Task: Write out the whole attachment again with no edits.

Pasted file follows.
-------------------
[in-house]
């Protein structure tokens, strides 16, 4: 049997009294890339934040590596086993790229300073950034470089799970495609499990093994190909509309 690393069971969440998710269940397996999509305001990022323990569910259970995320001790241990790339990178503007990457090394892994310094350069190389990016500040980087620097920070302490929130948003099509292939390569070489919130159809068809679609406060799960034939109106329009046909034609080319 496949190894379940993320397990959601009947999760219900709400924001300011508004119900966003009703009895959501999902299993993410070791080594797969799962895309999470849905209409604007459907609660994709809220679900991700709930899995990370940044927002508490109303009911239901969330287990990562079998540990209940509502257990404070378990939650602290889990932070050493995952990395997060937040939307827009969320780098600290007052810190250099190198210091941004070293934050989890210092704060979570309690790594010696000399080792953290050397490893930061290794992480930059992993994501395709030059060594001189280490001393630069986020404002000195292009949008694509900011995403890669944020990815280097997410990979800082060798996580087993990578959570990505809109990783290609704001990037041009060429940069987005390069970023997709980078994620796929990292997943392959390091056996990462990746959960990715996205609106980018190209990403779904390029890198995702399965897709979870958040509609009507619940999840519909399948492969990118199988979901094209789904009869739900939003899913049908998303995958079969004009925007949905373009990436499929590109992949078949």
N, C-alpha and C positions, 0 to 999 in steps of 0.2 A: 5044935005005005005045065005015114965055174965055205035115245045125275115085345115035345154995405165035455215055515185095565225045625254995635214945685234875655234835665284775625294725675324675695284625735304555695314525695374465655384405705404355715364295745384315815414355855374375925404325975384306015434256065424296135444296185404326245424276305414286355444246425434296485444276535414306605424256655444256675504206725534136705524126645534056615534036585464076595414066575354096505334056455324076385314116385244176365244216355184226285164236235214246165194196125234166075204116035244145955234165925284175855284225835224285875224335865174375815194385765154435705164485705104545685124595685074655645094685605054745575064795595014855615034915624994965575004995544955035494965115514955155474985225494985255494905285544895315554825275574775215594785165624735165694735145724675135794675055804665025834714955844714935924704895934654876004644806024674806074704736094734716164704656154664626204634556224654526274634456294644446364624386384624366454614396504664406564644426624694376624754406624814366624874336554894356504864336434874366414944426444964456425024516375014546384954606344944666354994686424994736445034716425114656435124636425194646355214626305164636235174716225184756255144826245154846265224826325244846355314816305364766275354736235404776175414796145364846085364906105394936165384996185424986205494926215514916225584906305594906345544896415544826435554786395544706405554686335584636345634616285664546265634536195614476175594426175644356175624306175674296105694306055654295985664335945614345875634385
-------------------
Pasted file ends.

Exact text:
[in-house]
């Protein structure tokens, strides 16, 4: 049997009294890339934040590596086993790229300073950034470089799970495609499990093994190909509309 690393069971969440998710269940397996999509305001990022323990569910259970995320001790241990790339990178503007990457090394892994310094350069190389990016500040980087620097920070302490929130948003099509292939390569070489919130159809068809679609406060799960034939109106329009046909034609080319 496949190894379940993320397990959601009947999760219900709400924001300011508004119900966003009703009895959501999902299993993410070791080594797969799962895309999470849905209409604007459907609660994709809220679900991700709930899995990370940044927002508490109303009911239901969330287990990562079998540990209940509502257990404070378990939650602290889990932070050493995952990395997060937040939307827009969320780098600290007052810190250099190198210091941004070293934050989890210092704060979570309690790594010696000399080792953290050397490893930061290794992480930059992993994501395709030059060594001189280490001393630069986020404002000195292009949008694509900011995403890669944020990815280097997410990979800082060798996580087993990578959570990505809109990783290609704001990037041009060429940069987005390069970023997709980078994620796929990292997943392959390091056996990462990746959960990715996205609106980018190209990403779904390029890198995702399965897709979870958040509609009507619940999840519909399948492969990118199988979901094209789904009869739900939003899913049908998303995958079969004009925007949905373009990436499929590109992949078949």
N, C-alpha and C positions, 0 to 999 in steps of 0.2 A: 5044935005005005005045065005015114965055174965055205035115245045125275115085345115035345154995405165035455215055515185095565225045625254995635214945685234875655234835665284775625294725675324675695284625735304555695314525695374465655384405705404355715364295745384315815414355855374375925404325975384306015434256065424296135444296185404326245424276305414286355444246425434296485444276535414306605424256655444256675504206725534136705524126645534056615534036585464076595414066575354096505334056455324076385314116385244176365244216355184226285164236235214246165194196125234166075204116035244145955234165925284175855284225835224285875224335865174375815194385765154435705164485705104545685124595685074655645094685605054745575064795595014855615034915624994965575004995544955035494965115514955155474985225494985255494905285544895315554825275574775215594785165624735165694735145724675135794675055804665025834714955844714935924704895934654876004644806024674806074704736094734716164704656154664626204634556224654526274634456294644446364624386384624366454614396504664406564644426624694376624754406624814366624874336554894356504864336434874366414944426444964456425024516375014546384954606344944666354994686424994736445034716425114656435124636425194646355214626305164636235174716225184756255144826245154846265224826325244846355314816305364766275354736235404776175414796145364846085364906105394936165384996185424986205494926215514916225584906305594906345544896415544826435554786395544706405554686335584636345634616285664546265634536195614476175594426175644356175624306175674296105694306055654295985664335945614345875634385